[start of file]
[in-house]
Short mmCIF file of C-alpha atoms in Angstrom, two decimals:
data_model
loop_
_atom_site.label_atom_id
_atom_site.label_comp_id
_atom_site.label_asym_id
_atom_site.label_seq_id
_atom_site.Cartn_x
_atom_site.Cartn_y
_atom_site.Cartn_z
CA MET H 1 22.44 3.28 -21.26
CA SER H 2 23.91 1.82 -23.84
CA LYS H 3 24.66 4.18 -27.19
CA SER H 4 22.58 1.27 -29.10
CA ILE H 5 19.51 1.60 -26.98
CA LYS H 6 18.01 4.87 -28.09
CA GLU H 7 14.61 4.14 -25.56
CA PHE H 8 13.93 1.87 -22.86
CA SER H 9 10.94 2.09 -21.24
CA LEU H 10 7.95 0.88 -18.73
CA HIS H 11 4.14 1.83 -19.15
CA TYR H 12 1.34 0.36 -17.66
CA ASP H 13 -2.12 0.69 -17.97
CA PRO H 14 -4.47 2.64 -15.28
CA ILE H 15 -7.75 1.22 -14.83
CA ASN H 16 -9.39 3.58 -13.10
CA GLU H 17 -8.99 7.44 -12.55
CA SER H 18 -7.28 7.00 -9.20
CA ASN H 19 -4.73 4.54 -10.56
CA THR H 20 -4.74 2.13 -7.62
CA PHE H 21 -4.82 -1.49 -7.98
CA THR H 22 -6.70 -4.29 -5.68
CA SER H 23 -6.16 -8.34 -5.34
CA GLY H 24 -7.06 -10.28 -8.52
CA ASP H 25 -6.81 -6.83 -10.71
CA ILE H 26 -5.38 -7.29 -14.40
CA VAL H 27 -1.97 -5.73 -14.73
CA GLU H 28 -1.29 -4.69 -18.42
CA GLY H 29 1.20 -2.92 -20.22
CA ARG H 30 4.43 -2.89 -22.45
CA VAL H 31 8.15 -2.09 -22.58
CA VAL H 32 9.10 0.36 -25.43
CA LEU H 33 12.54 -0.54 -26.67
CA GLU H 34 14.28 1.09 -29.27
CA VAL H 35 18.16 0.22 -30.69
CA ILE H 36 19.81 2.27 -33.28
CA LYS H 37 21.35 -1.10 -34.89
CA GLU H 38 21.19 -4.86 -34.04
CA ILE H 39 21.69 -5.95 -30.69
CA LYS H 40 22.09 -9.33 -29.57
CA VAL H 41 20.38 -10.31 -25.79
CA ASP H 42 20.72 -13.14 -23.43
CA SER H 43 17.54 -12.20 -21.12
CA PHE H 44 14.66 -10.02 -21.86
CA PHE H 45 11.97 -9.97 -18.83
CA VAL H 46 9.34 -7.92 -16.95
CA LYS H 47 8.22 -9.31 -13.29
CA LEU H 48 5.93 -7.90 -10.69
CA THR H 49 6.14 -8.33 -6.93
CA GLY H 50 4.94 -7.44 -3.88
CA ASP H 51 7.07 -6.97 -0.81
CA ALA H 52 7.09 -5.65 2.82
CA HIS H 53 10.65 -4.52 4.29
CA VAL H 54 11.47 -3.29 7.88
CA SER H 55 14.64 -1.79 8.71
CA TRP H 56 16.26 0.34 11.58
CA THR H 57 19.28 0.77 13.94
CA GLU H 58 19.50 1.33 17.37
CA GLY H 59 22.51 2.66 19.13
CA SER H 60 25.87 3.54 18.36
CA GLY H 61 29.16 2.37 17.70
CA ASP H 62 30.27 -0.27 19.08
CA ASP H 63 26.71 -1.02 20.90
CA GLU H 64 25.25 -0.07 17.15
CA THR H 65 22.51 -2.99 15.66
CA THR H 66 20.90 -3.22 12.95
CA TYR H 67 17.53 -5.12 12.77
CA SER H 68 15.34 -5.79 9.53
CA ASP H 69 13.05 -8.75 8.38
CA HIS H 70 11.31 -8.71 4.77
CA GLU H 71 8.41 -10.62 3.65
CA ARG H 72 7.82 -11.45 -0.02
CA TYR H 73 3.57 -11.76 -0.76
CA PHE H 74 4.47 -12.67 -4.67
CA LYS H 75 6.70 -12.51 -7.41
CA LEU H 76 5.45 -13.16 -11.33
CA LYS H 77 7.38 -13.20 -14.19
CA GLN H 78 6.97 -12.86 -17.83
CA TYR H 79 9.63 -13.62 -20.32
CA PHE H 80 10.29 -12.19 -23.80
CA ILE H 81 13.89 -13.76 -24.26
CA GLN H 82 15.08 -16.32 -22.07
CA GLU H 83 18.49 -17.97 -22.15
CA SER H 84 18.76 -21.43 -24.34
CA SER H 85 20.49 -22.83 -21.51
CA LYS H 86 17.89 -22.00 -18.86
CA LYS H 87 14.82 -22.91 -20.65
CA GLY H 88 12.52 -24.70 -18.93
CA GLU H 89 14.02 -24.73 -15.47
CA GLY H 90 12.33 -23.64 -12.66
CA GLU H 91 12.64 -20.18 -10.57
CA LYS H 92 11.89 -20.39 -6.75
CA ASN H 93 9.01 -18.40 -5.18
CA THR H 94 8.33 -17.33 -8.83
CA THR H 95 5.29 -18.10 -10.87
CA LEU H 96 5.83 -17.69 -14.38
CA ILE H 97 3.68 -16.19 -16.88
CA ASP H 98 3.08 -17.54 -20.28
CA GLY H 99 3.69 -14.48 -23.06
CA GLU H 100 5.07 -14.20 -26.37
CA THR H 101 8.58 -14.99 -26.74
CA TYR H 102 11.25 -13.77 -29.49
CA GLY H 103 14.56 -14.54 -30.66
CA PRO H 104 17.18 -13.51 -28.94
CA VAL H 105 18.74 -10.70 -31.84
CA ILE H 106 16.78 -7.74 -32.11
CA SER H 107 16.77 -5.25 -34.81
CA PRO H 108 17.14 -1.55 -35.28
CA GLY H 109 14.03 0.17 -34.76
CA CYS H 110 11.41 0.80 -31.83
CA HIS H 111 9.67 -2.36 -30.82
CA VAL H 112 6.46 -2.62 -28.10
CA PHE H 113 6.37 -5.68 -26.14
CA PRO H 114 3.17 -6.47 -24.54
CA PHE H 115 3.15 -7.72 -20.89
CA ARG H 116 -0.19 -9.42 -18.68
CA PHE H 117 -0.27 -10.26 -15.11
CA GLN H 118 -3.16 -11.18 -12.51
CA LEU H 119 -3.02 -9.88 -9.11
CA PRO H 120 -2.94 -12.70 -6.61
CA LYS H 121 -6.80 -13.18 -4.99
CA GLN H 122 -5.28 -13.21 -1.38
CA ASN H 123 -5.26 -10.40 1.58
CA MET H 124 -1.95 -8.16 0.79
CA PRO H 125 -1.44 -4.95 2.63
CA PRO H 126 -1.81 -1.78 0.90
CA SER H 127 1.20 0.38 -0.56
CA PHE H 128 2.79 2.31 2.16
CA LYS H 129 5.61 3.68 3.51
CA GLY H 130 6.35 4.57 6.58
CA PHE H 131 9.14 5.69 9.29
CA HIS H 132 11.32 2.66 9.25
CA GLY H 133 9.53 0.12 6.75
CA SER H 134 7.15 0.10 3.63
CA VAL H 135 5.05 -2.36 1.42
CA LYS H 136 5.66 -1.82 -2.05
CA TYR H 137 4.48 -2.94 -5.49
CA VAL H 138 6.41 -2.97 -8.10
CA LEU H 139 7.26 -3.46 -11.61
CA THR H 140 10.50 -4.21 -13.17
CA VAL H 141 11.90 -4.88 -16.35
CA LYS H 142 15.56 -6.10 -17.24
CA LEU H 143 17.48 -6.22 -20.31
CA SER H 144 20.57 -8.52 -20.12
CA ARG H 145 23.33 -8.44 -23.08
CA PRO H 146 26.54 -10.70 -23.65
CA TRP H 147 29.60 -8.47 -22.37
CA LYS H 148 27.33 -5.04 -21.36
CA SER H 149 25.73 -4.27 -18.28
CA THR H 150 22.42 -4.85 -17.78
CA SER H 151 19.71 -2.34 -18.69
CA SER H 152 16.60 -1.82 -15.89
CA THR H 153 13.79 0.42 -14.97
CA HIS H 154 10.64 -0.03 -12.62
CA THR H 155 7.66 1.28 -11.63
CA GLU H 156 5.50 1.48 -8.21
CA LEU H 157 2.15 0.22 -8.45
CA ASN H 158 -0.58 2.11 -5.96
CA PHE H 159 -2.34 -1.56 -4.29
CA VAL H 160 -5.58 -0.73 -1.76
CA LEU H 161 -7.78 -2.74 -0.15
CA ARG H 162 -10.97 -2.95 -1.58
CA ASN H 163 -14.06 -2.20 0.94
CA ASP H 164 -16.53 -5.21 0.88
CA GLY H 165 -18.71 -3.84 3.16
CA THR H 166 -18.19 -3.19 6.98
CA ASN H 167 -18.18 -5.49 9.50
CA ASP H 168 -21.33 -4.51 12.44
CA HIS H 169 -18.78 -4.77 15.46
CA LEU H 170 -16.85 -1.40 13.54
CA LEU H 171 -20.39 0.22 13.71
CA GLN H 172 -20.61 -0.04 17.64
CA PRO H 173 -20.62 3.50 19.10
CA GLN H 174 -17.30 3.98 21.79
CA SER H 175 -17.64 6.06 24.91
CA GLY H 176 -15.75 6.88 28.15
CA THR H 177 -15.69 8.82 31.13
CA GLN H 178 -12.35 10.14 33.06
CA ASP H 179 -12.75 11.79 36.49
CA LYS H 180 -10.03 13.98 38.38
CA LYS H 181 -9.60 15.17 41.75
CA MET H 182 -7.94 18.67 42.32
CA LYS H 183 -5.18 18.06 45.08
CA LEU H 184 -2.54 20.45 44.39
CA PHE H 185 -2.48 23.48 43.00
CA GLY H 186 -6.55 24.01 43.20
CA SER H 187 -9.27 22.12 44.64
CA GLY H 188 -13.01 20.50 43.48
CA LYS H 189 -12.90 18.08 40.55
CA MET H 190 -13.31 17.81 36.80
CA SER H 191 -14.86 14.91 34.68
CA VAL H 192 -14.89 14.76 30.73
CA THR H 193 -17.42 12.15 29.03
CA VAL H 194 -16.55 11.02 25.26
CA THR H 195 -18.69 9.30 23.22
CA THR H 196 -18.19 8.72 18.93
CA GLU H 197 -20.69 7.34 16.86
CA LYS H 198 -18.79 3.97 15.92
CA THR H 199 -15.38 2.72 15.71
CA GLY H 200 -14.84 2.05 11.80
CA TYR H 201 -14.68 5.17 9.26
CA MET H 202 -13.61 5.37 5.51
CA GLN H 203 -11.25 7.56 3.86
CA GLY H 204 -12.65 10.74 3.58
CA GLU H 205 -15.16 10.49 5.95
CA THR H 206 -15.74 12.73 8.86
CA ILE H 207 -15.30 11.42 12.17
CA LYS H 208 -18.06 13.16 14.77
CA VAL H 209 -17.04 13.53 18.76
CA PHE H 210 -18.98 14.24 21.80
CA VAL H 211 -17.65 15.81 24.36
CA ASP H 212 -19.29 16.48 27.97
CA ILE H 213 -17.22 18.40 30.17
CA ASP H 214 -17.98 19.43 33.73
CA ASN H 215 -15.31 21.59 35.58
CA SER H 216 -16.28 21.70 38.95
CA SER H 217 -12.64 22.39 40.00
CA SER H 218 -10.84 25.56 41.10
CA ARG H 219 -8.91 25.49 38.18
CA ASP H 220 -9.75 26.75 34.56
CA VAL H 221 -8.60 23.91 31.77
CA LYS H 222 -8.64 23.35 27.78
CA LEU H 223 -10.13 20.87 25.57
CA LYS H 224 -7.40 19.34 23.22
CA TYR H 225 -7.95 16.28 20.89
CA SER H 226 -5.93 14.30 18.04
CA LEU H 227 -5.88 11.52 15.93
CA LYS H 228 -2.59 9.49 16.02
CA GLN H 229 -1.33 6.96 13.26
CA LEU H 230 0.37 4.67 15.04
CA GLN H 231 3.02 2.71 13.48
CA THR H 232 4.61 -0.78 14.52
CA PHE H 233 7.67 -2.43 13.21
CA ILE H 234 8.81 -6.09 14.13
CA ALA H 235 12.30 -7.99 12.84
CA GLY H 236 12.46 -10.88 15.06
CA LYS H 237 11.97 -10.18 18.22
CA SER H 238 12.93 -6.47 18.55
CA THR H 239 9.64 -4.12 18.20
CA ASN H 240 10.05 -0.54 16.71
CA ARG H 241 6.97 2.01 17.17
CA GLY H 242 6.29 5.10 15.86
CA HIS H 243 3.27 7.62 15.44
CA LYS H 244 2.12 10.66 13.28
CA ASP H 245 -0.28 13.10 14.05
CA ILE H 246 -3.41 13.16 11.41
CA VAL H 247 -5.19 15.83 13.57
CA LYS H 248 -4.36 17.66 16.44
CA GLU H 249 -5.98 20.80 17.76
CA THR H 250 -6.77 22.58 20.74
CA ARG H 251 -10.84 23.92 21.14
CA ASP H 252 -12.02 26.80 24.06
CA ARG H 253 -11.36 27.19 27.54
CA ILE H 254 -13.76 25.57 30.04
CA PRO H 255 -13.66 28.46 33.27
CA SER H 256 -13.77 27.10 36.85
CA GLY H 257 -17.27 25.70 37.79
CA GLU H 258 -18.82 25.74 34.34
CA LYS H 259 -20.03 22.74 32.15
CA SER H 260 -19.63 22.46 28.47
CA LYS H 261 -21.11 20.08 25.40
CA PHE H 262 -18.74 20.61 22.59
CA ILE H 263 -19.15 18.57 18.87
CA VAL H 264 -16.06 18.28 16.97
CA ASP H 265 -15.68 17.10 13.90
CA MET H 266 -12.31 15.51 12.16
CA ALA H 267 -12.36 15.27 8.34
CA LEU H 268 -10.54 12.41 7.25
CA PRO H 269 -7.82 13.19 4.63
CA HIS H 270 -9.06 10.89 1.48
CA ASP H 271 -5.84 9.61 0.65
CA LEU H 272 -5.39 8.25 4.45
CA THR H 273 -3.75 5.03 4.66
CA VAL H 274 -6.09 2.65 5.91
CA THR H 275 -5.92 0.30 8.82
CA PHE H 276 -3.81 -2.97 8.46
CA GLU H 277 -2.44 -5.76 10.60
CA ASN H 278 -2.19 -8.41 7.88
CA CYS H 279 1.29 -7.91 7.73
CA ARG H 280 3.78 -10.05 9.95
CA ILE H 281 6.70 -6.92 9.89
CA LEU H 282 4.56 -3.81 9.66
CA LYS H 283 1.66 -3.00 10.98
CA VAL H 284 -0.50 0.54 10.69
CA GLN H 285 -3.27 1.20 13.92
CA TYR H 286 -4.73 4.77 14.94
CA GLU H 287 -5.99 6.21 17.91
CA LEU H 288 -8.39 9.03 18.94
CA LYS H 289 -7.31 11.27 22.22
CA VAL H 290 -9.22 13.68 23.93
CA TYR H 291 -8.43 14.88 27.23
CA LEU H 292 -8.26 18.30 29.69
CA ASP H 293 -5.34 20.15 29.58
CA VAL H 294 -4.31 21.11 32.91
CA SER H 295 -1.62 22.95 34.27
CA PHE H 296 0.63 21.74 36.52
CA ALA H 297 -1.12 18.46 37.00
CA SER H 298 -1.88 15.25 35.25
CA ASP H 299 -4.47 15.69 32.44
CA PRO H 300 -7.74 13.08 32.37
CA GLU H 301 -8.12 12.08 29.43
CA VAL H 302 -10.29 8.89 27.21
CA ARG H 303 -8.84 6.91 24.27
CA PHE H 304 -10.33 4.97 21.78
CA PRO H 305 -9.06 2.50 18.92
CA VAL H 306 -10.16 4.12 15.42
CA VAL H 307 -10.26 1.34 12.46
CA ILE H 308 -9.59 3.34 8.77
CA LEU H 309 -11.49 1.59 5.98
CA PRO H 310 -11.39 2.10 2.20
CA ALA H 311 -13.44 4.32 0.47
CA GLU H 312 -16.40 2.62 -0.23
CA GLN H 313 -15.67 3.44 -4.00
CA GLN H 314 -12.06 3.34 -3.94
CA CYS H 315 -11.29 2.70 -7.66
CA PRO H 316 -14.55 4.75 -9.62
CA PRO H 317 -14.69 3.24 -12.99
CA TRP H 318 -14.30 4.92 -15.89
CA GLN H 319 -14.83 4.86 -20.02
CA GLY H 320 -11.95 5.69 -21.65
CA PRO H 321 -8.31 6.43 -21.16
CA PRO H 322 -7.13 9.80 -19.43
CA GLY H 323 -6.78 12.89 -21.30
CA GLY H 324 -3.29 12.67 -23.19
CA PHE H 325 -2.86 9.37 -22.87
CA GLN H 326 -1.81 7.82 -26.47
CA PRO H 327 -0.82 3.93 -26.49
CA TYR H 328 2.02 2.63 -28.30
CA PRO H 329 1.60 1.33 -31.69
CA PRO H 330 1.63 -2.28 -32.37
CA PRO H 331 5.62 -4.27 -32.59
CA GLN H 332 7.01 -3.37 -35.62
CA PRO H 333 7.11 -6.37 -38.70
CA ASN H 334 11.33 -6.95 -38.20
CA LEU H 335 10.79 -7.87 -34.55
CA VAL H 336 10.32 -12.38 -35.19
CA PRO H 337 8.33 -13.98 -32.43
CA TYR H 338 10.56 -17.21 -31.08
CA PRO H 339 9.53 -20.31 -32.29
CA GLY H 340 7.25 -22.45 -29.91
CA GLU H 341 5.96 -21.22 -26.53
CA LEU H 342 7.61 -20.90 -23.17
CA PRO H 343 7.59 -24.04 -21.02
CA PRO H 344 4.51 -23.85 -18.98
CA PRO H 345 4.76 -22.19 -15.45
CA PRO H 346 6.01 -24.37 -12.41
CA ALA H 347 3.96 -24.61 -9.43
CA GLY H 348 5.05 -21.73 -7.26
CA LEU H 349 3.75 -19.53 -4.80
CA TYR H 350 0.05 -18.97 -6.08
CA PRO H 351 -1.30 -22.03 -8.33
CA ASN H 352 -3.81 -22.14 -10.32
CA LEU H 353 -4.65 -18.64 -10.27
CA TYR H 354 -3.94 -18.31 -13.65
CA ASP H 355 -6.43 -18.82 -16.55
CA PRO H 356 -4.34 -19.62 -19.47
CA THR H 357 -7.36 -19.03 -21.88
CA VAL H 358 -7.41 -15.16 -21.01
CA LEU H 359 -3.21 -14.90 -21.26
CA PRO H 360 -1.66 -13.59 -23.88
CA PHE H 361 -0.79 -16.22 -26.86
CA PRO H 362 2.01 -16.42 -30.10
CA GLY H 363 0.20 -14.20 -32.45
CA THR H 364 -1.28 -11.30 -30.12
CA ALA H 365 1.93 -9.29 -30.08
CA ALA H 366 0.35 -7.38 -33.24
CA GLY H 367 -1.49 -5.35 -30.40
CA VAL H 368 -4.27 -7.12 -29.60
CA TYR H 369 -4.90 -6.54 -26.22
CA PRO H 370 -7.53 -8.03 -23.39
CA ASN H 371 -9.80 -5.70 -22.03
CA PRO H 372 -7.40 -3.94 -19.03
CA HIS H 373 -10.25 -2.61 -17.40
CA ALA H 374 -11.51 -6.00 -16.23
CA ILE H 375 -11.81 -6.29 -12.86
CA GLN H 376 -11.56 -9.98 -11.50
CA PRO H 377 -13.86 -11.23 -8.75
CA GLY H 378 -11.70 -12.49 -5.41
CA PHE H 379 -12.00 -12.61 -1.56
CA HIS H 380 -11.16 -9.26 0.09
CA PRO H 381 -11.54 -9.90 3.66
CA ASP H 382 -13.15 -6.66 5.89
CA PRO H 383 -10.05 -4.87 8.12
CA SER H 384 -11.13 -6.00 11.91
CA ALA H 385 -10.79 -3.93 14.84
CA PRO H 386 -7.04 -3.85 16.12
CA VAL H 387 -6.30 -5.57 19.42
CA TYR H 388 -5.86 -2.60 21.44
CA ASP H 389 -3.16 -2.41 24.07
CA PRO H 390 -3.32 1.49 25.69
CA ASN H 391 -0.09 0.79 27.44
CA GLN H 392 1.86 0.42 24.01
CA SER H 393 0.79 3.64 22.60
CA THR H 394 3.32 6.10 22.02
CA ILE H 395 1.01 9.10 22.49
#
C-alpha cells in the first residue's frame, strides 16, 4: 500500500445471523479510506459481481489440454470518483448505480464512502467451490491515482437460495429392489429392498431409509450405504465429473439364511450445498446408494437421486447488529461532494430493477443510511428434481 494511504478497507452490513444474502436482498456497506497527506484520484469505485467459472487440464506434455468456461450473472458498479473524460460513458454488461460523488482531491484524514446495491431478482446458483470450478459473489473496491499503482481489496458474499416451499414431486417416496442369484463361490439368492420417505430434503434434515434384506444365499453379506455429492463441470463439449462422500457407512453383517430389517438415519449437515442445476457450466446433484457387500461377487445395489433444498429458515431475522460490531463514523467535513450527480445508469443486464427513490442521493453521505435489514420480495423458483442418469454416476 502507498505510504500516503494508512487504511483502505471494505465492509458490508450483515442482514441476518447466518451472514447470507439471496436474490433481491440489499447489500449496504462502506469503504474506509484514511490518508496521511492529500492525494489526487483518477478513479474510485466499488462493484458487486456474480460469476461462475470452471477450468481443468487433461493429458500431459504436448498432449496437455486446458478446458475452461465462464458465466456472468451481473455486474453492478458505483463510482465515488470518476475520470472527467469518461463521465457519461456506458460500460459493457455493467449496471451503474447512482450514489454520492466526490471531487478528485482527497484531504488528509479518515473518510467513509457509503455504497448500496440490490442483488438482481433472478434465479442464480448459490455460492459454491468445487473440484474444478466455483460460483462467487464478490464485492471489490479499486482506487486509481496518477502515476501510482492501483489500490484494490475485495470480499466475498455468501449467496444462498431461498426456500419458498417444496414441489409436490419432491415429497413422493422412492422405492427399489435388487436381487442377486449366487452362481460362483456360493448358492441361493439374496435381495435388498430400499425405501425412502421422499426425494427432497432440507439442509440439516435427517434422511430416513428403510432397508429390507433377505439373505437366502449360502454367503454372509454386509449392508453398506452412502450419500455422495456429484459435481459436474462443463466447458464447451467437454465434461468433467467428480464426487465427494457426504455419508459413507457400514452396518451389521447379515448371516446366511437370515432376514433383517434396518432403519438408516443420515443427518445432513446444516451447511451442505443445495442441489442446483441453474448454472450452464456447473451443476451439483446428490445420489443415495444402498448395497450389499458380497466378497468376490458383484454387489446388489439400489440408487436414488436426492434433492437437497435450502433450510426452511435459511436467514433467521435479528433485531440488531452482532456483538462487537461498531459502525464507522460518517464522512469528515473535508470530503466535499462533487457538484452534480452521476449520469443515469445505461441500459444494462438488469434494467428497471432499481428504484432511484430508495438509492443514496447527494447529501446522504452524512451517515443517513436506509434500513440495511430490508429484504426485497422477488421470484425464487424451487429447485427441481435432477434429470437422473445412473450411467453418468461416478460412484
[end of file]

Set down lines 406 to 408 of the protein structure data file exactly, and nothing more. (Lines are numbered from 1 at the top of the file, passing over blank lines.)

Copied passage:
CA ILE H 395 1.01 9.10 22.49
#
C-alpha cells in the first residue's frame, strides 16, 4: 500500500445471523479510506459481481489440454470518483448505480464512502467451490491515482437460495429392489429392498431409509450405504465429473439364511450445498446408494437421486447488529461532494430493477443510511428434481 494511504478497507452490513444474502436482498456497506497527506484520484469505485467459472487440464506434455468456461450473472458498479473524460460513458454488461460523488482531491484524514446495491431478482446458483470450478459473489473496491499503482481489496458474499416451499414431486417416496442369484463361490439368492420417505430434503434434515434384506444365499453379506455429492463441470463439449462422500457407512453383517430389517438415519449437515442445476457450466446433484457387500461377487445395489433444498429458515431475522460490531463514523467535513450527480445508469443486464427513490442521493453521505435489514420480495423458483442418469454416476 502507498505510504500516503494508512487504511483502505471494505465492509458490508450483515442482514441476518447466518451472514447470507439471496436474490433481491440489499447489500449496504462502506469503504474506509484514511490518508496521511492529500492525494489526487483518477478513479474510485466499488462493484458487486456474480460469476461462475470452471477450468481443468487433461493429458500431459504436448498432449496437455486446458478446458475452461465462464458465466456472468451481473455486474453492478458505483463510482465515488470518476475520470472527467469518461463521465457519461456506458460500460459493457455493467449496471451503474447512482450514489454520492466526490471531487478528485482527497484531504488528509479518515473518510467513509457509503455504497448500496440490490442483488438482481433472478434465479442464480448459490455460492459454491468445487473440484474444478466455483460460483462467487464478490464485492471489490479499486482506487486509481496518477502515476501510482492501483489500490484494490475485495470480499466475498455468501449467496444462498431461498426456500419458498417444496414441489409436490419432491415429497413422493422412492422405492427399489435388487436381487442377486449366487452362481460362483456360493448358492441361493439374496435381495435388498430400499425405501425412502421422499426425494427432497432440507439442509440439516435427517434422511430416513428403510432397508429390507433377505439373505437366502449360502454367503454372509454386509449392508453398506452412502450419500455422495456429484459435481459436474462443463466447458464447451467437454465434461468433467467428480464426487465427494457426504455419508459413507457400514452396518451389521447379515448371516446366511437370515432376514433383517434396518432403519438408516443420515443427518445432513446444516451447511451442505443445495442441489442446483441453474448454472450452464456447473451443476451439483446428490445420489443415495444402498448395497450389499458380497466378497468376490458383484454387489446388489439400489440408487436414488436426492434433492437437497435450502433450510426452511435459511436467514433467521435479528433485531440488531452482532456483538462487537461498531459502525464507522460518517464522512469528515473535508470530503466535499462533487457538484452534480452521476449520469443515469445505461441500459444494462438488469434494467428497471432499481428504484432511484430508495438509492443514496447527494447529501446522504452524512451517515443517513436506509434500513440495511430490508429484504426485497422477488421470484425464487424451487429447485427441481435432477434429470437422473445412473450411467453418468461416478460412484